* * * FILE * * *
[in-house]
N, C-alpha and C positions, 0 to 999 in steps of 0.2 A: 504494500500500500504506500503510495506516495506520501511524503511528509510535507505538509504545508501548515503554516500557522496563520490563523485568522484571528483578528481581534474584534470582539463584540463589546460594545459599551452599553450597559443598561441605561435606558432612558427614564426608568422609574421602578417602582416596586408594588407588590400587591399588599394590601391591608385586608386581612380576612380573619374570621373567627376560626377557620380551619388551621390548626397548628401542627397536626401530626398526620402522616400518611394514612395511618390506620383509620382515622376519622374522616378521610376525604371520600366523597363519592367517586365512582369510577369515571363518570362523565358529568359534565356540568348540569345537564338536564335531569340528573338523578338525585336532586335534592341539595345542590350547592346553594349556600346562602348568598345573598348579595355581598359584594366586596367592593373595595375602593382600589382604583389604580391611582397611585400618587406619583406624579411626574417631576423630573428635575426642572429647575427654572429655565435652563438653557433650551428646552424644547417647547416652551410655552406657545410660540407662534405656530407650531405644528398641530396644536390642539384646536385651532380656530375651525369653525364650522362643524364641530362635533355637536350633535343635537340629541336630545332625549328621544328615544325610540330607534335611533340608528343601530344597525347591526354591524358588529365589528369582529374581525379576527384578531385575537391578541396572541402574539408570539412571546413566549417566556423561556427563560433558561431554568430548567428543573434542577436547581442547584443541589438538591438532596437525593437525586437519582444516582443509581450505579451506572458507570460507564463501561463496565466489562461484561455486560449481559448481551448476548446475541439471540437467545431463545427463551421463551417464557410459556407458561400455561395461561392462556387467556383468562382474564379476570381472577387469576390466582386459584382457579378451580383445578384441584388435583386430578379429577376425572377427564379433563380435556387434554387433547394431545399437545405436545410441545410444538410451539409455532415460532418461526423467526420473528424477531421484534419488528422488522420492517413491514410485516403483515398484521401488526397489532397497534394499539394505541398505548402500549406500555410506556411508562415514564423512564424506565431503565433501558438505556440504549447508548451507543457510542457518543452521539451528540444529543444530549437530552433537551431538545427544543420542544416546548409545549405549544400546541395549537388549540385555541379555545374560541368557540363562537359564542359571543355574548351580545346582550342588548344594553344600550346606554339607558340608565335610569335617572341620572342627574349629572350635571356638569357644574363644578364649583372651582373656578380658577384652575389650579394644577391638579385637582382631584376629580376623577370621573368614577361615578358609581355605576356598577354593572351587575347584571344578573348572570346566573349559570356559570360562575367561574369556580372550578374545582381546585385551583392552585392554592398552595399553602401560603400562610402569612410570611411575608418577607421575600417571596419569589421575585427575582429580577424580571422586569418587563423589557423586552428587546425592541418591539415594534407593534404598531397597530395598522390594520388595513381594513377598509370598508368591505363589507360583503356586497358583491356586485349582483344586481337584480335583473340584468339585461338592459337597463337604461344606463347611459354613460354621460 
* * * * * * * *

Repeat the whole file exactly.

[in-house]
N, C-alpha and C positions, 0 to 999 in steps of 0.2 A: 504494500500500500504506500503510495506516495506520501511524503511528509510535507505538509504545508501548515503554516500557522496563520490563523485568522484571528483578528481581534474584534470582539463584540463589546460594545459599551452599553450597559443598561441605561435606558432612558427614564426608568422609574421602578417602582416596586408594588407588590400587591399588599394590601391591608385586608386581612380576612380573619374570621373567627376560626377557620380551619388551621390548626397548628401542627397536626401530626398526620402522616400518611394514612395511618390506620383509620382515622376519622374522616378521610376525604371520600366523597363519592367517586365512582369510577369515571363518570362523565358529568359534565356540568348540569345537564338536564335531569340528573338523578338525585336532586335534592341539595345542590350547592346553594349556600346562602348568598345573598348579595355581598359584594366586596367592593373595595375602593382600589382604583389604580391611582397611585400618587406619583406624579411626574417631576423630573428635575426642572429647575427654572429655565435652563438653557433650551428646552424644547417647547416652551410655552406657545410660540407662534405656530407650531405644528398641530396644536390642539384646536385651532380656530375651525369653525364650522362643524364641530362635533355637536350633535343635537340629541336630545332625549328621544328615544325610540330607534335611533340608528343601530344597525347591526354591524358588529365589528369582529374581525379576527384578531385575537391578541396572541402574539408570539412571546413566549417566556423561556427563560433558561431554568430548567428543573434542577436547581442547584443541589438538591438532596437525593437525586437519582444516582443509581450505579451506572458507570460507564463501561463496565466489562461484561455486560449481559448481551448476548446475541439471540437467545431463545427463551421463551417464557410459556407458561400455561395461561392462556387467556383468562382474564379476570381472577387469576390466582386459584382457579378451580383445578384441584388435583386430578379429577376425572377427564379433563380435556387434554387433547394431545399437545405436545410441545410444538410451539409455532415460532418461526423467526420473528424477531421484534419488528422488522420492517413491514410485516403483515398484521401488526397489532397497534394499539394505541398505548402500549406500555410506556411508562415514564423512564424506565431503565433501558438505556440504549447508548451507543457510542457518543452521539451528540444529543444530549437530552433537551431538545427544543420542544416546548409545549405549544400546541395549537388549540385555541379555545374560541368557540363562537359564542359571543355574548351580545346582550342588548344594553344600550346606554339607558340608565335610569335617572341620572342627574349629572350635571356638569357644574363644578364649583372651582373656578380658577384652575389650579394644577391638579385637582382631584376629580376623577370621573368614577361615578358609581355605576356598577354593572351587575347584571344578573348572570346566573349559570356559570360562575367561574369556580372550578374545582381546585385551583392552585392554592398552595399553602401560603400562610402569612410570611411575608418577607421575600417571596419569589421575585427575582429580577424580571422586569418587563423589557423586552428587546425592541418591539415594534407593534404598531397597530395598522390594520388595513381594513377598509370598508368591505363589507360583503356586497358583491356586485349582483344586481337584480335583473340584468339585461338592459337597463337604461344606463347611459354613460354621460 